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Discussion in 'Basic Scuba Discussions' started by Jason Jezik, Dec 7, 2019.

  1. Angelo Farina

    Angelo Farina Marine Scientist

    # of Dives: 1,000 - 2,499
    Location: Parma, ITALY
    Well, if you are scuba-diving, then better to learn Marcante-Odaglia than Frenzel. Frenzel requires to remove the regulator from your mouth and close your lips, and possibly also make use of your cheeks for getting more pressure. It is excellent for free diving, not so practical for scuba diving...
    The OP here is referring to a pressurized chamber, where his son is probably breathing with his nose, as he is not submerged in water, nor using a scuba system. In this case, Frenzel is the top method, allowing to use pressure created both in the mouth and in the nose, for maximum effect.
    But when scuba diving, wanting to keep the regulator in your mouth, you can only use the air trapped above the soft palate, without making use of your mouth. And this becomes the Marcante-Odaglia method, not as effective as Frenzel in creating very high pressure inside your nose, but much more practical while breathing from a scuba system.
    Then most people, including many diving instructors, do not really understand the slight difference between the two methods, and talk about Frenzel also when referring to open-mouth equalization.
    Johnoly likes this.
  2. NothingClever

    NothingClever Manta Ray

    # of Dives: 200 - 499
    Location: Red Sea and Atlantic Ocean

    Forgot to add that while assigned to NSW, he’ll be around operators all day long. They’ll demystify a lot of BUD/S and other training requirements therefore greatly improving his chances of passing the next time he undergoes BUD/S. He’ll still have to work hard but he’ll have a better focus for where to put his energies and how to avoid those things that wash out trainees.
    FreeFlyFreak likes this.
  3. Hoyden

    Hoyden ScubaBoard Supporter ScubaBoard Supporter

    # of Dives: 5,000 - ∞
    Location: Rockville, MD
    If it is a congestion issue, I have two additional suggestions:
    Mucinex DM (Blue box, IRC)
    Neti Pot

    Both of these were recommended by my free-diving instructor and definitely help students in our class.

  4. cerich

    cerich ScubaBoard Supporter ScubaBoard Supporter

    # of Dives: 5,000 - ∞
    Location: Georgia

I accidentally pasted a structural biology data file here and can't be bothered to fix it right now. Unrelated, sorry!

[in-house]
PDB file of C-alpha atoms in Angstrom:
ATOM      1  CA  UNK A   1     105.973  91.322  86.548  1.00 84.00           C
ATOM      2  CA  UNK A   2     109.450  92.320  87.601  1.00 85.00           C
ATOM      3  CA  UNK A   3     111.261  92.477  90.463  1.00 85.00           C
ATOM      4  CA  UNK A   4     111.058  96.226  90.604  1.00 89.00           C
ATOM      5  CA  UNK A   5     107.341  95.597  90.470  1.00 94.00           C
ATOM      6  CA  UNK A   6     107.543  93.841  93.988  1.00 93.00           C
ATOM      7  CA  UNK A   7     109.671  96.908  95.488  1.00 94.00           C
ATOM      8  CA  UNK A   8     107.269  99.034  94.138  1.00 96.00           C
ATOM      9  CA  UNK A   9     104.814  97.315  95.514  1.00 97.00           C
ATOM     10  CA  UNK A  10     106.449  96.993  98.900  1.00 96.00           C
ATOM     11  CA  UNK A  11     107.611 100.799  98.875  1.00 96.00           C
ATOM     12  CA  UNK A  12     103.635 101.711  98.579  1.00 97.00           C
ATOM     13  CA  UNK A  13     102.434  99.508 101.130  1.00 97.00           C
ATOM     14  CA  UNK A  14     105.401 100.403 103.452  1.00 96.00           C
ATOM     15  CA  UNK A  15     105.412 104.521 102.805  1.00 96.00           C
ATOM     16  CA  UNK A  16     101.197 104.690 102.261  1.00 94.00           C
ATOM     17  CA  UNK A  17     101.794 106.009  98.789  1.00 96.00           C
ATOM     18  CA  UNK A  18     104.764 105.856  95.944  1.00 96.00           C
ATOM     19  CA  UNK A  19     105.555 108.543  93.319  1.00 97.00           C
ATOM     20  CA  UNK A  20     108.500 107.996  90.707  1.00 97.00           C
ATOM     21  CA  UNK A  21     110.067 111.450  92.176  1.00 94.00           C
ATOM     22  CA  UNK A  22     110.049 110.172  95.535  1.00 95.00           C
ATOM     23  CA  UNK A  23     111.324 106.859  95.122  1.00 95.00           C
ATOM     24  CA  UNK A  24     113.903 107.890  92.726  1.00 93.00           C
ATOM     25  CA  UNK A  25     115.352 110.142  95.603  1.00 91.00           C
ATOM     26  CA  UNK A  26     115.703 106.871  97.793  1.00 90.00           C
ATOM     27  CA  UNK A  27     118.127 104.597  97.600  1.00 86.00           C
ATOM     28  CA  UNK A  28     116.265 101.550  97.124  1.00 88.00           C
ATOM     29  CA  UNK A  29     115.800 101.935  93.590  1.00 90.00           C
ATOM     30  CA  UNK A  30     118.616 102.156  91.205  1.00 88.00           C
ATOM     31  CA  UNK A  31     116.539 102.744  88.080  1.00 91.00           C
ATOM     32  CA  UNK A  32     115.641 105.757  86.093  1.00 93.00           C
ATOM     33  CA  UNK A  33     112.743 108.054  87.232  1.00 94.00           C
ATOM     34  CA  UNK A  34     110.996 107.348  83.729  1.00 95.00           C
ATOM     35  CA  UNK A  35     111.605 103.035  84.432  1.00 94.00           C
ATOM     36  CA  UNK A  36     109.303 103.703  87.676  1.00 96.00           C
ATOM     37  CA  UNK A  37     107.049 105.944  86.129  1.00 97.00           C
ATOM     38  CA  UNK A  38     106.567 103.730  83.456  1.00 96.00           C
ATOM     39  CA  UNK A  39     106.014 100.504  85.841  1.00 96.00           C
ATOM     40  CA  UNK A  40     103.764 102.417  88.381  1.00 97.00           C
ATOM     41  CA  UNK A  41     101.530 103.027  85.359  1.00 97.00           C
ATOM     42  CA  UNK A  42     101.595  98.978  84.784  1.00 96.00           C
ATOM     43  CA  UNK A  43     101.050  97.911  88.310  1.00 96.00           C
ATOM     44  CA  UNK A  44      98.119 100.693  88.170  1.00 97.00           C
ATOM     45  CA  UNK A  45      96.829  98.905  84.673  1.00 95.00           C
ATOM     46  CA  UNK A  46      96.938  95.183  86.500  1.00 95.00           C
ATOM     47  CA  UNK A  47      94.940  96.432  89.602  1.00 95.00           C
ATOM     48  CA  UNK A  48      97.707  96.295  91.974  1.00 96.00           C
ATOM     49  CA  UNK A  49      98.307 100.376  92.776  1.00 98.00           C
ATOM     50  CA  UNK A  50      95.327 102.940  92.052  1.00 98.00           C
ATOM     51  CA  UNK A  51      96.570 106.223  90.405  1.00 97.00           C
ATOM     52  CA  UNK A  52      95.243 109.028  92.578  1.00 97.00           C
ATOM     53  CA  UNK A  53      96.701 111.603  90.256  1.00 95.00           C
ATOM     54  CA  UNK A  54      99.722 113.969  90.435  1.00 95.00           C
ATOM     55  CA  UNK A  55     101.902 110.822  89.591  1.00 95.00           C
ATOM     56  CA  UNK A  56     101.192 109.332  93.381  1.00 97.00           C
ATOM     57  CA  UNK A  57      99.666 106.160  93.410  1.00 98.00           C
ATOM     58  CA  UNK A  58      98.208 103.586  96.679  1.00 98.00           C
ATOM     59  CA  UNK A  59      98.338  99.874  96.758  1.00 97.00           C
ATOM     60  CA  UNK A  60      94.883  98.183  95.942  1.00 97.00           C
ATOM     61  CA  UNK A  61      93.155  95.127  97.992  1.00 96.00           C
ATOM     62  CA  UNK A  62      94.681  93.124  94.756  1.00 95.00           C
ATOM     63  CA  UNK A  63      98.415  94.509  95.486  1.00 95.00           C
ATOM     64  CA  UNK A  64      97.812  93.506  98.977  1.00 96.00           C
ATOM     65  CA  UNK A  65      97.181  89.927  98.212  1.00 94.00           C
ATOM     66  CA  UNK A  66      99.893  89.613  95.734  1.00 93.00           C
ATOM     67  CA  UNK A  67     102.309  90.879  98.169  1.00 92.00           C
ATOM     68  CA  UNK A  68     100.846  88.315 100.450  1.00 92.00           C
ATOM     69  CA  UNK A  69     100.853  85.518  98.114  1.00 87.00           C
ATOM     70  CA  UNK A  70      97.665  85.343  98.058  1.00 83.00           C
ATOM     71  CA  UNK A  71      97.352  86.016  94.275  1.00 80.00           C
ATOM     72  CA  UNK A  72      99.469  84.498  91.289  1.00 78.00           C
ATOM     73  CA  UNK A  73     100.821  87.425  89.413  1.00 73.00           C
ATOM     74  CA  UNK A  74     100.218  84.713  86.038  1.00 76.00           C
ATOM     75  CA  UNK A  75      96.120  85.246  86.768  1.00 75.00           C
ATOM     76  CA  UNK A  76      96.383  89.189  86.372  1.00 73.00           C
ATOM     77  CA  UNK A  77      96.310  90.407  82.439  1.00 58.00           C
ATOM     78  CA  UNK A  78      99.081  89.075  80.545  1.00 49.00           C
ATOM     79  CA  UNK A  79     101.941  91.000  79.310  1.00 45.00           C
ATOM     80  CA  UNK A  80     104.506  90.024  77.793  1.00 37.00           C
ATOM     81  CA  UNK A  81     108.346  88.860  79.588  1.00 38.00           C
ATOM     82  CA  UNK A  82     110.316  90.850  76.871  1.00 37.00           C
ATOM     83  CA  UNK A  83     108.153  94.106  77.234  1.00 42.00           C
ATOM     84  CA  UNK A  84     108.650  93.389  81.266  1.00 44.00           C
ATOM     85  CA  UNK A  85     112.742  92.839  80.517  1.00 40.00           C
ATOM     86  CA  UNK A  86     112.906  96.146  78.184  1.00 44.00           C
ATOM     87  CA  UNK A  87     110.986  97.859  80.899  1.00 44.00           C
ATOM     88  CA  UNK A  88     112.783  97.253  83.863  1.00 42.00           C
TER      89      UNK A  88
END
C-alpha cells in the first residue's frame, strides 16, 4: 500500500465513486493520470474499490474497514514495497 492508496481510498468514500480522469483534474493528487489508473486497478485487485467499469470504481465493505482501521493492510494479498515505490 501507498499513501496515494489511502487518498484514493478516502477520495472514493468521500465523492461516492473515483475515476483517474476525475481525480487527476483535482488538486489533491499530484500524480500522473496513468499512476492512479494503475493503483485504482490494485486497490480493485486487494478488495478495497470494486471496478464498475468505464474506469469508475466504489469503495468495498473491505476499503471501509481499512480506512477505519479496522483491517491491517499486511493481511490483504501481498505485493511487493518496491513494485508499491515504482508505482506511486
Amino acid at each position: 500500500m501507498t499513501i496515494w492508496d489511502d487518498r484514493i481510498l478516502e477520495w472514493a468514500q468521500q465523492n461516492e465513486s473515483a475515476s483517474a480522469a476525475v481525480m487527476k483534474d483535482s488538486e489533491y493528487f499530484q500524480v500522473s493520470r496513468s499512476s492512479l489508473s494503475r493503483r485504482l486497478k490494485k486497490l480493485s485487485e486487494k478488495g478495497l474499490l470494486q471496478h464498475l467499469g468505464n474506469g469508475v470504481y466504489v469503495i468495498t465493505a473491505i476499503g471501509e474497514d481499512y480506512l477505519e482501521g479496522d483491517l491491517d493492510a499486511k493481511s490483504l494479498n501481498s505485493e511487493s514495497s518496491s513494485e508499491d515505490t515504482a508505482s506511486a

sounds like the POT(pressure oxygen tolerance) test pre selection in screening versus already been selected, and I am sure the folks running it briefed how to clear, and a medical type looked at his ears after and maybe said something that would help. Would be unusual otherwise
    Dark Wolf and MichaelMc like this.
  5. Louisville Diver

    Louisville Diver Nassau Grouper

    # of Dives: 200 - 499
    Location: Louisville
    I'm going to sound like a bit of a jerk here, but consider this:

    Once he graduates, his fellow team members are going to be risking their lives on his ability to perform regardless of any temporary physical ailments. If, within the context of his training regime, he cannot perform a basic, necessary task without great difficulty, not only are their lives at risk, so is his. Perhaps he may consider a different career path via specialty units in the Marines or in the Army? Maybe a Ranger tab is in his future instead, where his skills can be put to use without endangering himself or his fellow team members.
    Sam Miller III and KWS like this.
  6. MichaelMc

    MichaelMc Working toward Cenotes ScubaBoard Supporter

    # of Dives: 100 - 199
    Location: Berkeley, CA
    Yes, his team mates will depend on him. And, if history and team mindset is a guide and he becomes a team member, he would die to support them. That an operator in the teams would break bones, take bullets, or rupture an ear goes without saying.

    Rupturing his ears in training is not part of that path. None of his instructors are telling him to gut it out, be tough, and rupture his ears for the class. Combat, yes. Needless damage in training, no. Taking into account that broken bones, etc could be occasional parts of training, and similar causes for a rollback. And emphasizing, as others, medical roll carries no stigma. Assuming he put out his best effort in training routinely and overall. Not, misguidedly, in the specific instance of pushing the ear as far... as he could. Rupturing an ear in basic training is damage to naval resources. It is not best effort.

    In training, running up and down the beach till puking or passing out, staying in the water till frozen, hamburger feet, the class taking the punishment for the errors of the one, those are how supporting the team is tested and developed in training, particularly BUDS. The Navy has not seemed to feel that rupturing ears offers a benefit in that testing and development.
    Jason Jezik likes this.
  7. Nemrod

    Nemrod Solo Diver

    It would be a shame for the young fella to be dropped from the program simply because he does not know how to "pop" his ears.

    Of course, this being Monday, how did it go?

  8. Diver below 83

    Diver below 83 Regular of the Pub

    # of Dives: I'm a Fish!
    Location: SoFlo
    Curious as well
    Dark Wolf likes this.
  9. KWS

    KWS ScubaBoard Supporter ScubaBoard Supporter

    # of Dives: 500 - 999
    Location: SE TEXAS
    I remember the chamber well. they took us to 50 psi or 50 ft I dont remember. Mostly I remember how cold I felt as the pressure dropped again to normal.
    Jason Jezik likes this.
  10. Jason Jezik

    Jason Jezik Angel Fish

    # of Dives: None - Not Certified
    Location: Bixby, OK
    Back to the chamber today. I’ll update you once I get an update this evening. Thanks for all the great advice on equalizing techniques.
    driftwood, Johnoly, Hoyden and 2 others like this.

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